Friday, February 16, 2007

Don't do what I tell you - a paradox.

The other day I exclaimed, "Don't do what I tell you!" "Don't do what I tell you" is a paradox along the lines of "I am a liar" (Epimenides or Cretan paradox). If you don't do what I tell you then you are doing what I told you (by not doing it), but to not do what I tell you you must do what I tell you and so it goes around.

These types of statements were the inspiration for the title of this blog, "The Honest Hypocrite". Hypocrites say one thing and do another, but if I admit that I say one thing and do another then I really am correcting what I say to what I did so I am not a hypocrite, am I. But I just said I was, and so it goes around and around.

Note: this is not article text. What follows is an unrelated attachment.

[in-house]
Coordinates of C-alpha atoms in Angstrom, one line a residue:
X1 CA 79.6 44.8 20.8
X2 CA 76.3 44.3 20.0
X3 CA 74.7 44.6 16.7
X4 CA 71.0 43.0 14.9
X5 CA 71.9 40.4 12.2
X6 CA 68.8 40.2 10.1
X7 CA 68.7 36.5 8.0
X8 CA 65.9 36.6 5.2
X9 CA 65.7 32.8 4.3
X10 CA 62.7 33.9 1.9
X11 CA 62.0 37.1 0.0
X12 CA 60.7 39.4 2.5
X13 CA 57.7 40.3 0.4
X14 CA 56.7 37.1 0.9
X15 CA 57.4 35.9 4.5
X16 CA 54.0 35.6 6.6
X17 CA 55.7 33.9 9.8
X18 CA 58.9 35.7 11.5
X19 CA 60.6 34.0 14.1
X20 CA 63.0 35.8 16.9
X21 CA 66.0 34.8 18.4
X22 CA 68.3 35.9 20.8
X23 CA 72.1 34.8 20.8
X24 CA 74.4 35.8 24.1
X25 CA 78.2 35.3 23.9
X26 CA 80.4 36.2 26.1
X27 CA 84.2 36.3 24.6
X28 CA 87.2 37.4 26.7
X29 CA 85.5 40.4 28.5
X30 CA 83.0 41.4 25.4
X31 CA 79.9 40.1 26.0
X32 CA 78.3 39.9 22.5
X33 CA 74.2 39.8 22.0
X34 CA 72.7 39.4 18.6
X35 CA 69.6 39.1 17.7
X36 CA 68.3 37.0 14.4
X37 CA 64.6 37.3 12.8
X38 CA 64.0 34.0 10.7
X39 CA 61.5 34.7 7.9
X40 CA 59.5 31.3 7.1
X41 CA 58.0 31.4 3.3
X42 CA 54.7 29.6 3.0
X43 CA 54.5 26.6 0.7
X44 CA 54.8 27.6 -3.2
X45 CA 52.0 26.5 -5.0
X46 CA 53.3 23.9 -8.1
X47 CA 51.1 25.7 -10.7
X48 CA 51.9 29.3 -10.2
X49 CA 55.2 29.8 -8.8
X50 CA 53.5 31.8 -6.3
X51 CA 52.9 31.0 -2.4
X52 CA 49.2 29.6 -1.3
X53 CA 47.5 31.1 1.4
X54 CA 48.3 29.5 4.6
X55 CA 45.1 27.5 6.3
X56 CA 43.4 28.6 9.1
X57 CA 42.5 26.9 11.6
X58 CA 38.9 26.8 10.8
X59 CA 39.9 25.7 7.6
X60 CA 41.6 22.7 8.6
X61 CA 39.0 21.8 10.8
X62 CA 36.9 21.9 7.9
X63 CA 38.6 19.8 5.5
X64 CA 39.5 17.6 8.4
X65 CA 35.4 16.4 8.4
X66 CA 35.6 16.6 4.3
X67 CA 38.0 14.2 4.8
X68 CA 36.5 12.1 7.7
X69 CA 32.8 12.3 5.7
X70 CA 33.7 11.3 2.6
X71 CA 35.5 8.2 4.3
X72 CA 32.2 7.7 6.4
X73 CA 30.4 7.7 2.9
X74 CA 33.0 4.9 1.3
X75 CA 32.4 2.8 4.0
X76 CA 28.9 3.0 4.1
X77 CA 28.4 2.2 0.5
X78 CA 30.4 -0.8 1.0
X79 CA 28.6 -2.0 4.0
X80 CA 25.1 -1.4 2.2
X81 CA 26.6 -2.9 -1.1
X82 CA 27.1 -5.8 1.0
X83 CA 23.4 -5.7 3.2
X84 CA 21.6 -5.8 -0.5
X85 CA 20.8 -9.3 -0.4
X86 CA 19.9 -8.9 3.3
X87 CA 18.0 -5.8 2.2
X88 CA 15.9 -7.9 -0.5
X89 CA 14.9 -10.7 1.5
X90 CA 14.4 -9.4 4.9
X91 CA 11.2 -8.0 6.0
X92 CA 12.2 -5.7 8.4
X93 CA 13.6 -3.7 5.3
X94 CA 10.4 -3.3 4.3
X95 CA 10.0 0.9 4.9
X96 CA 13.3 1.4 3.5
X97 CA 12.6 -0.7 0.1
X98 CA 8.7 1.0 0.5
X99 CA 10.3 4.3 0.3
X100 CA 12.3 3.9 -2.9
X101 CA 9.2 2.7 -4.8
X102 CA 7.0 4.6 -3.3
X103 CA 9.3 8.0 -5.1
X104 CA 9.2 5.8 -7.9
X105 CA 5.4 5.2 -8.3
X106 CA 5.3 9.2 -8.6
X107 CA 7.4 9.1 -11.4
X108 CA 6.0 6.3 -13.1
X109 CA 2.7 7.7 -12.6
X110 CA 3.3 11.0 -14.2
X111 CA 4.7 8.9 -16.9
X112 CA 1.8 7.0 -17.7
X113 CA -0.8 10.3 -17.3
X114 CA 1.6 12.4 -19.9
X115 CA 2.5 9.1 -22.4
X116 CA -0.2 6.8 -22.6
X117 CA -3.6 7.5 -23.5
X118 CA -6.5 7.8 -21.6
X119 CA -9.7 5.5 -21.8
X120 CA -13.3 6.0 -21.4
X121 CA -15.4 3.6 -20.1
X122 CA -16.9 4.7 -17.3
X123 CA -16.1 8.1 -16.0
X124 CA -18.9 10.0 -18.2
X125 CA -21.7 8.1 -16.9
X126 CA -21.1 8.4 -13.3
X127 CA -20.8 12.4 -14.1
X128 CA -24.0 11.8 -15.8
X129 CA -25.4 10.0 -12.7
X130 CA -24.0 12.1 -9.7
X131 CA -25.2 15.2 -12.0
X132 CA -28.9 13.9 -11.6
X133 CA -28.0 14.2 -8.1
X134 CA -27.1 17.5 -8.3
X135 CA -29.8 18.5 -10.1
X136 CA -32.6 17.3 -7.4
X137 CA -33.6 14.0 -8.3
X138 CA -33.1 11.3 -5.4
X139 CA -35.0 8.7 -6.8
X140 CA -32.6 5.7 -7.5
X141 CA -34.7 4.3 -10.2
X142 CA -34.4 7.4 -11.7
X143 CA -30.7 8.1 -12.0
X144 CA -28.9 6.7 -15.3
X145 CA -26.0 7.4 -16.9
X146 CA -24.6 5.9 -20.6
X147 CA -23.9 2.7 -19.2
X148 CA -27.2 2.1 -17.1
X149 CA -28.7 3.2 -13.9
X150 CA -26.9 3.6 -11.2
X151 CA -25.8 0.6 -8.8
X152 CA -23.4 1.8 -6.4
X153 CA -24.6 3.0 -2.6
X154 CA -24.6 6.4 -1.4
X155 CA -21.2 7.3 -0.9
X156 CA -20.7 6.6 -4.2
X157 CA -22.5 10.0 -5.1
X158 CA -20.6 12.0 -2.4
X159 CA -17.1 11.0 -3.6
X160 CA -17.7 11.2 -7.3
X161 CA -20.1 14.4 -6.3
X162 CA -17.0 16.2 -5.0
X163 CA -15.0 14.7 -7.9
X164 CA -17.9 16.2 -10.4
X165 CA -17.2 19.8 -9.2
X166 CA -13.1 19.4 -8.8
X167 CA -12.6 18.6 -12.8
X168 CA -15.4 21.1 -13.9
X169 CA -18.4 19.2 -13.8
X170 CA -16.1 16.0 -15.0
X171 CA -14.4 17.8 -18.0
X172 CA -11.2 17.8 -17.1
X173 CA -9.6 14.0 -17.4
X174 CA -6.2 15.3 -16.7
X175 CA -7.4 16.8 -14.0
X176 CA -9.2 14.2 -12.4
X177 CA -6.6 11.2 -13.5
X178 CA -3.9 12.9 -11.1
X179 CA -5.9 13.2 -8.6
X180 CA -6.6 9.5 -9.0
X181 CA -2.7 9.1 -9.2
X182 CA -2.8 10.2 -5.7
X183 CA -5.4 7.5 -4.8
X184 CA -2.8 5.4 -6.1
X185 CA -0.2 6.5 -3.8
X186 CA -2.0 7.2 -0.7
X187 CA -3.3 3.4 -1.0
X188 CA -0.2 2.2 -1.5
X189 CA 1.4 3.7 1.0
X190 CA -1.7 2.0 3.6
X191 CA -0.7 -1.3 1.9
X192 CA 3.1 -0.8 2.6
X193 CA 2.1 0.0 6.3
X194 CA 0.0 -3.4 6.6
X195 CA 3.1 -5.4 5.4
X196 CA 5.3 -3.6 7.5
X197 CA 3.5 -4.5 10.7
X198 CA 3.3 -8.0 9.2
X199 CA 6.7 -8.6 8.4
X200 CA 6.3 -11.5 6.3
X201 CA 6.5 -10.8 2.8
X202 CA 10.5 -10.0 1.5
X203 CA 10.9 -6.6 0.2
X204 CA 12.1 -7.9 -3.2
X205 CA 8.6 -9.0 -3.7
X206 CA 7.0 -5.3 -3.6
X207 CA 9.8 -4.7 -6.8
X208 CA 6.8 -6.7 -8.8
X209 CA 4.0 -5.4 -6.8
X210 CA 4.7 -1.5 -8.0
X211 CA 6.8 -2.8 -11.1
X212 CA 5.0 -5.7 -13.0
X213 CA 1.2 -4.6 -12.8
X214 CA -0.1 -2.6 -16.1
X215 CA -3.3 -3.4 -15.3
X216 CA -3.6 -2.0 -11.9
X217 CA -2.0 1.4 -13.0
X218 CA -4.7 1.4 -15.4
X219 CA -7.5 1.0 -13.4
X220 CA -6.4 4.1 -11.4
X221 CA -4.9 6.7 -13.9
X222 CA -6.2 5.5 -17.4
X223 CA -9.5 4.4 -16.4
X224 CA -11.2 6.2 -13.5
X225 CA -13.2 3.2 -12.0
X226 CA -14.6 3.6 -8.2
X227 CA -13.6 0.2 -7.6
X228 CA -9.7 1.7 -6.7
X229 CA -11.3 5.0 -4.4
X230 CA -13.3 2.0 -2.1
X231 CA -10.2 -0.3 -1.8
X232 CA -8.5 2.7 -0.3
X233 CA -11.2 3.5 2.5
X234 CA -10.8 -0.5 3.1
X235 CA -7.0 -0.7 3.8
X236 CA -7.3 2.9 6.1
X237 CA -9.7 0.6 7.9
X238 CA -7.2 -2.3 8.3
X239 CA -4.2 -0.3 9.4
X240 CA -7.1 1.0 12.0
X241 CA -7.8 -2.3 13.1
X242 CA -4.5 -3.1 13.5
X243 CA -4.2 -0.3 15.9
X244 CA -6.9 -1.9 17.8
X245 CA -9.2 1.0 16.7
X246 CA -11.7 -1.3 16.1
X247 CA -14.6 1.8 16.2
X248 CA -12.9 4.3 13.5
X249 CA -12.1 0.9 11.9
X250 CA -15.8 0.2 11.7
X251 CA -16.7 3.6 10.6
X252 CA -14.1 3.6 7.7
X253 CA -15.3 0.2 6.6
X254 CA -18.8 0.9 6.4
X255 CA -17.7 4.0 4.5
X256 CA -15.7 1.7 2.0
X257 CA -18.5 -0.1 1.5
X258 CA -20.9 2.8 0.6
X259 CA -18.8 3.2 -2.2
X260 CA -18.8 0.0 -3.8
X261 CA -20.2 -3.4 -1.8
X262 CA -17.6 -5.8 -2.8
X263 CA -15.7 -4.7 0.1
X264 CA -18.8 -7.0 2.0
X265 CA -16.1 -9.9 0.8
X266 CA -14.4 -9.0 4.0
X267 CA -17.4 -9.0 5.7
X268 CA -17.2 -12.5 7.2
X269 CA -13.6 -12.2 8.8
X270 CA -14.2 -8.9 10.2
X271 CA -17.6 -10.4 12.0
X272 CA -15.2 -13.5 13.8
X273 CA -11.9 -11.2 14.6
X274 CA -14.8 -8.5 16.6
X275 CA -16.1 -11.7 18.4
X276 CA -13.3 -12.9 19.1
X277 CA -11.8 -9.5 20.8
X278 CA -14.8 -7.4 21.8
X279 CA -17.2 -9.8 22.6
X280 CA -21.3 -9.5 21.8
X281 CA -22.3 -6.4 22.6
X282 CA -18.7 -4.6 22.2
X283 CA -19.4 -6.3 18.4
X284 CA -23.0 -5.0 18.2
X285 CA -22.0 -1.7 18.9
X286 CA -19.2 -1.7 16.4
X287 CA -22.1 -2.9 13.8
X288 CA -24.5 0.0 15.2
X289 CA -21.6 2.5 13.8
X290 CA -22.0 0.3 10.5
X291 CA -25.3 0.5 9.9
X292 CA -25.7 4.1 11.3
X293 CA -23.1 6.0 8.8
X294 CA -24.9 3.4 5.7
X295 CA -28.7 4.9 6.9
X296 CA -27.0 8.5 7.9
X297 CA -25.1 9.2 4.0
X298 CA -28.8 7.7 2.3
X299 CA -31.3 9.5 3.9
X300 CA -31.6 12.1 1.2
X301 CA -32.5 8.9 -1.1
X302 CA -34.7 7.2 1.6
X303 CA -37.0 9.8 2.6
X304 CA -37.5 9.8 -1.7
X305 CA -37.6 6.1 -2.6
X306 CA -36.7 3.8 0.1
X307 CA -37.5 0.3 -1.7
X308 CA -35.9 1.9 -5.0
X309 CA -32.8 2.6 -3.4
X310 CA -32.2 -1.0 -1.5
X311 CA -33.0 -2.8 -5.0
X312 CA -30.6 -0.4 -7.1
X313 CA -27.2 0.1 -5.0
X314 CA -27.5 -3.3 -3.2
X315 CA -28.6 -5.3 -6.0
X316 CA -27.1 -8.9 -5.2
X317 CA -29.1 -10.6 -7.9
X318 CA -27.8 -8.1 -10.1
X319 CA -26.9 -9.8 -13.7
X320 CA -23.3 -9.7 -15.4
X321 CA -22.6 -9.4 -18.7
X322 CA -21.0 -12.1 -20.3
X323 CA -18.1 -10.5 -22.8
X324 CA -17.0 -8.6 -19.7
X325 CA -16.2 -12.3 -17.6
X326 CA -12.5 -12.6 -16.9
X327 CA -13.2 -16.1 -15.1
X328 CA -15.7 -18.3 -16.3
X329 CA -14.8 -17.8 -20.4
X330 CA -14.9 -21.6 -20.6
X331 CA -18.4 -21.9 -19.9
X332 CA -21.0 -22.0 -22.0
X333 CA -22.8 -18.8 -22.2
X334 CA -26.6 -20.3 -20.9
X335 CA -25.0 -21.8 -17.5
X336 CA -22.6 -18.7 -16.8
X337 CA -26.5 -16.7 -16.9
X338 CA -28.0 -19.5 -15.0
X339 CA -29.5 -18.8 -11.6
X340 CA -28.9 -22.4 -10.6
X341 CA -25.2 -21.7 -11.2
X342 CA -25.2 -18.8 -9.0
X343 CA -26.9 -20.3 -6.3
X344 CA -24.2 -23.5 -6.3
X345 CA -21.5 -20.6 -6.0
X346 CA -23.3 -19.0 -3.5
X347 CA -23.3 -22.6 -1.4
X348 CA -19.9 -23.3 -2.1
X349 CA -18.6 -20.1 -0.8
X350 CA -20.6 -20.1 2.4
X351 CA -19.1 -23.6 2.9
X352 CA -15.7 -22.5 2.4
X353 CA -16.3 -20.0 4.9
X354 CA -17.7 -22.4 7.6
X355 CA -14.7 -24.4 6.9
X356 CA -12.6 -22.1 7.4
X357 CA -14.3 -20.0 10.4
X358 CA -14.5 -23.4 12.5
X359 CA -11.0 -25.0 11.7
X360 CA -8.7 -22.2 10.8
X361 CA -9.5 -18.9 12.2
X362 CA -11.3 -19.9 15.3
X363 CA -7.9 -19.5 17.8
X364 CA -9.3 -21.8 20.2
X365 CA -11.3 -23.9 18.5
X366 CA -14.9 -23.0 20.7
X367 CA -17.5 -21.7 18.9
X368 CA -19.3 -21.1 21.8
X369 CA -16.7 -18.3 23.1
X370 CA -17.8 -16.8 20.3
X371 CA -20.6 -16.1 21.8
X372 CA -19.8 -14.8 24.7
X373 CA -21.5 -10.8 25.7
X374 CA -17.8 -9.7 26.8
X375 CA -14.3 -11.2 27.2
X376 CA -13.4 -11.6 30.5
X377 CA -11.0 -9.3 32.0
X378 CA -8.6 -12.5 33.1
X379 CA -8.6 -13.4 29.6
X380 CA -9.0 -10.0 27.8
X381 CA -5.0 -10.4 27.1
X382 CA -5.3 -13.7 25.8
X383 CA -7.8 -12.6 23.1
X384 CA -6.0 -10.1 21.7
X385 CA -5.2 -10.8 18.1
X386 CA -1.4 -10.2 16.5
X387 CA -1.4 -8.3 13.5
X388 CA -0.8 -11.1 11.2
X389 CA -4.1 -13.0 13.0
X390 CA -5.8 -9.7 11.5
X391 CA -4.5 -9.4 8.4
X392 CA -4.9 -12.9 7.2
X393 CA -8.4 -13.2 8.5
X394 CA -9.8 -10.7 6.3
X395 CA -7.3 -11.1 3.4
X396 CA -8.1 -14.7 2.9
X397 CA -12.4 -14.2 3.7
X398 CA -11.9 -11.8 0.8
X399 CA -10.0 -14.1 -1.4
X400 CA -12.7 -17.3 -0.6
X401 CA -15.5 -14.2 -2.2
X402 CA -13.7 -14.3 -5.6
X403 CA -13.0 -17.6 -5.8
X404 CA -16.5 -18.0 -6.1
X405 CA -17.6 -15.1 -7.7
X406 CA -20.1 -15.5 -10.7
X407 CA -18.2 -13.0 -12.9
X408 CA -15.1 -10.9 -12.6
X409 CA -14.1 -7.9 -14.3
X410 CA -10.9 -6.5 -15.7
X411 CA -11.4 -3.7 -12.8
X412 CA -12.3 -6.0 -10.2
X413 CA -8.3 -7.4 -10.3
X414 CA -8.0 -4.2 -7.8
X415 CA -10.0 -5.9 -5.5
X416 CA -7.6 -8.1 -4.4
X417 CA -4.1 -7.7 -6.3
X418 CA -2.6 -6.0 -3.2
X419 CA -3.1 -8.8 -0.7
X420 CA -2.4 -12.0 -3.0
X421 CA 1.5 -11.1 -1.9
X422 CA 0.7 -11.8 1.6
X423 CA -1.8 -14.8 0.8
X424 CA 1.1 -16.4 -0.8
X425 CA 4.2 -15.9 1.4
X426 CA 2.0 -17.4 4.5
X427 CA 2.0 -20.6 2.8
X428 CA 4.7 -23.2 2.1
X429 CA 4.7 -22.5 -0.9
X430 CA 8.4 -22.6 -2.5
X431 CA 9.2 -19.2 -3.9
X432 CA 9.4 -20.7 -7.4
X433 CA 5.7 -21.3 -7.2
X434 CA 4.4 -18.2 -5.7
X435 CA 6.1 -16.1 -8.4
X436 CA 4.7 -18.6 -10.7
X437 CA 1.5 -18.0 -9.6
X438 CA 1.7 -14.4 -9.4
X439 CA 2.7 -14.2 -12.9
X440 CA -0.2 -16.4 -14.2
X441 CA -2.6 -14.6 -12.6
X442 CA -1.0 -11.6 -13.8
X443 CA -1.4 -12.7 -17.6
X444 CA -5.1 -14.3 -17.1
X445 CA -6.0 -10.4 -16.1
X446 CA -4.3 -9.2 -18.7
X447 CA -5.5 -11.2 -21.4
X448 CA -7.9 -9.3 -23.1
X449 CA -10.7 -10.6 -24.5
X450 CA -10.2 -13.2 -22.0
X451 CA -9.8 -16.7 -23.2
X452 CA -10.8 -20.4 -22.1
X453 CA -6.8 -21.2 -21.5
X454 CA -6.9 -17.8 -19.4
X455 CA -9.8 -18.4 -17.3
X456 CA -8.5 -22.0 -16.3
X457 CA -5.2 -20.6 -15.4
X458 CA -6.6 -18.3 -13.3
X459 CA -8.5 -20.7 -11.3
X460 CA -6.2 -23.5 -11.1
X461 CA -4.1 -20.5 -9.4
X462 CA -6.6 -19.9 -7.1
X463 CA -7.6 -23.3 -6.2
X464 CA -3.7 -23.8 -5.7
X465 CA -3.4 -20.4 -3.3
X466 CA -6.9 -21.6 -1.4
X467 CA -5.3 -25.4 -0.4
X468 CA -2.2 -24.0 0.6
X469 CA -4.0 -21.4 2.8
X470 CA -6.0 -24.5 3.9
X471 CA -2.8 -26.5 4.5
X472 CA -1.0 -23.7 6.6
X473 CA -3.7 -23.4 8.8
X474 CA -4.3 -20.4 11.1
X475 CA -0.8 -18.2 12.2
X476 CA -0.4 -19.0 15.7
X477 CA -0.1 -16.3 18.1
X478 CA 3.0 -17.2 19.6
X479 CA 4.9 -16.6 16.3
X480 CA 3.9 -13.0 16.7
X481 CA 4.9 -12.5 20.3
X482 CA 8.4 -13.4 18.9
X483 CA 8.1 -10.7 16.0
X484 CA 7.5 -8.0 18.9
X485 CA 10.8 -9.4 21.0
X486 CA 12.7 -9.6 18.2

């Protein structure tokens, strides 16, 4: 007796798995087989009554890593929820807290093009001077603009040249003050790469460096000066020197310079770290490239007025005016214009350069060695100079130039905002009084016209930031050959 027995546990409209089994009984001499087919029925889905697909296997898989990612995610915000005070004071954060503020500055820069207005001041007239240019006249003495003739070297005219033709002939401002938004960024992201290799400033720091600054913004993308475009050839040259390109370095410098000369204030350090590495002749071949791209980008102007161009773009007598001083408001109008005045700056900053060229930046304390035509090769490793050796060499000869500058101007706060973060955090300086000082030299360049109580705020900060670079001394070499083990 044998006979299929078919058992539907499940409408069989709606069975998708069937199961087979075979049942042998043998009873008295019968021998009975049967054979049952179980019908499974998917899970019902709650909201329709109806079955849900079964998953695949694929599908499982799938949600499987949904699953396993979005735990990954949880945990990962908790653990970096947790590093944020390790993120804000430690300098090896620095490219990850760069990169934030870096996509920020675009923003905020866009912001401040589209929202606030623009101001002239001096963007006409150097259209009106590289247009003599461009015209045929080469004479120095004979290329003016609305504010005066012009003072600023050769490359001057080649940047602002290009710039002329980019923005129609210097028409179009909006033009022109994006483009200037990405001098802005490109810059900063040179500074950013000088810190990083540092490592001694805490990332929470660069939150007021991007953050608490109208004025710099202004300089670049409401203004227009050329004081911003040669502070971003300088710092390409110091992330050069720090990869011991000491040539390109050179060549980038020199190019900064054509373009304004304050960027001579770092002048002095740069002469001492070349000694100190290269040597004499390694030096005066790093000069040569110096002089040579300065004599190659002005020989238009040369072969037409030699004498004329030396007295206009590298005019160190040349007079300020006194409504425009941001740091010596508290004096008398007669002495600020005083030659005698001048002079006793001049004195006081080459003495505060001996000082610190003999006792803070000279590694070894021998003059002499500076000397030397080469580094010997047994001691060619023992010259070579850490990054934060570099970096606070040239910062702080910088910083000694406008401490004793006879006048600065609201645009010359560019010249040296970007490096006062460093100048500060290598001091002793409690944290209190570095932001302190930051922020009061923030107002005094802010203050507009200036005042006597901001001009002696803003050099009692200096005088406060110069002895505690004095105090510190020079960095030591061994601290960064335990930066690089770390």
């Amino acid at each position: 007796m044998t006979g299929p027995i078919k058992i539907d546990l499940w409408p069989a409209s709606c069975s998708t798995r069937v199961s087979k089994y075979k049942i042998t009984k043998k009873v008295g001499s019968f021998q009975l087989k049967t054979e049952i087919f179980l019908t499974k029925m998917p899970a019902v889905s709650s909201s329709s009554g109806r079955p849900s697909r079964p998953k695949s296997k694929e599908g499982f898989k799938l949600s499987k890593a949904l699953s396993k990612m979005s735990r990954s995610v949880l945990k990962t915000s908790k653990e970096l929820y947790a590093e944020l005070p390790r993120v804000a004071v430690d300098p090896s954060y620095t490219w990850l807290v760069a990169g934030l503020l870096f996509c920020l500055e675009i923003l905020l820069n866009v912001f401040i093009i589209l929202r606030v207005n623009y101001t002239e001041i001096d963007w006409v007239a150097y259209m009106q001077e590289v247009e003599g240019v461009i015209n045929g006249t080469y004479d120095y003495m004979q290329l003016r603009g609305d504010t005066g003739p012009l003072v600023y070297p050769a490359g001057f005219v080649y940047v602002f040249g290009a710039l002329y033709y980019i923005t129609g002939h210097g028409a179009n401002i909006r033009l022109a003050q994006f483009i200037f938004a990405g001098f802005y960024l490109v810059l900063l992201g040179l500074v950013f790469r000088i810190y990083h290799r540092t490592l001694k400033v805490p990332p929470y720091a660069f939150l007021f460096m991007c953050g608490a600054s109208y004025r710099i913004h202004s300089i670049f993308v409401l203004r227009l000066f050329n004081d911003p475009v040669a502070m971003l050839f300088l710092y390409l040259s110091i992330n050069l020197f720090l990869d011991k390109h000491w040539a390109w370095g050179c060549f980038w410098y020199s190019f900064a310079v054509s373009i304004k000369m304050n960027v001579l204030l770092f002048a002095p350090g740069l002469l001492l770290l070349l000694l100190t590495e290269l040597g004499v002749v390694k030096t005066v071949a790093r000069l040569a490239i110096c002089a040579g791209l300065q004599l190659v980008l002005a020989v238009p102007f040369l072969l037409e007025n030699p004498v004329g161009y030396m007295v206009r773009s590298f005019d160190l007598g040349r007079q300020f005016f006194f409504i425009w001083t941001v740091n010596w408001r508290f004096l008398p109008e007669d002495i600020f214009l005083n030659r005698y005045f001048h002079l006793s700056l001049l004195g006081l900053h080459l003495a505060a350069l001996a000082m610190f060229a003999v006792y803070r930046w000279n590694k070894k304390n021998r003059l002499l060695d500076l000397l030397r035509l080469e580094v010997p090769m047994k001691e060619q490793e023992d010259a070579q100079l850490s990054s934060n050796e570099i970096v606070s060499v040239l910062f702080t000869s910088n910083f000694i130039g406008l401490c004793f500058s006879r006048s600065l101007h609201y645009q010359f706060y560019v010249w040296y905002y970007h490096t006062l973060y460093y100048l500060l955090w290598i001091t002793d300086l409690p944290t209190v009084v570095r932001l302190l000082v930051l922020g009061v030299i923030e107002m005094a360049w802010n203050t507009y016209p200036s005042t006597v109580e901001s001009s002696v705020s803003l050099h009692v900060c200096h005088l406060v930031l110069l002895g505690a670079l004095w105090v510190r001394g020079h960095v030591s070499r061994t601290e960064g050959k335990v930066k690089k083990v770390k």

Set theory can produce a similar contradiction, Russell's Paradox: The set of all sets that do not contain themselves as members. Russell discovered this paradox while working on Cantor's theorem which was important in understanding infinity and may have driven Cantor insane. Thus these statements are important to mathematics and can be dangerous in and of themselves.

These types of results led to the celebrated Godel's Incompleteness Theorem which says that you can never create a complete and consistent finite list of axioms, or even an infinite list that can be produced by a computer program. Each time you add a statement as an axiom, there will always be other true statements that still cannot be proved as true, even with the new axiom. Those paradoxes above will still pop into your mathematical theorems or your life, no matter how hard you try to avoid them or fix them.

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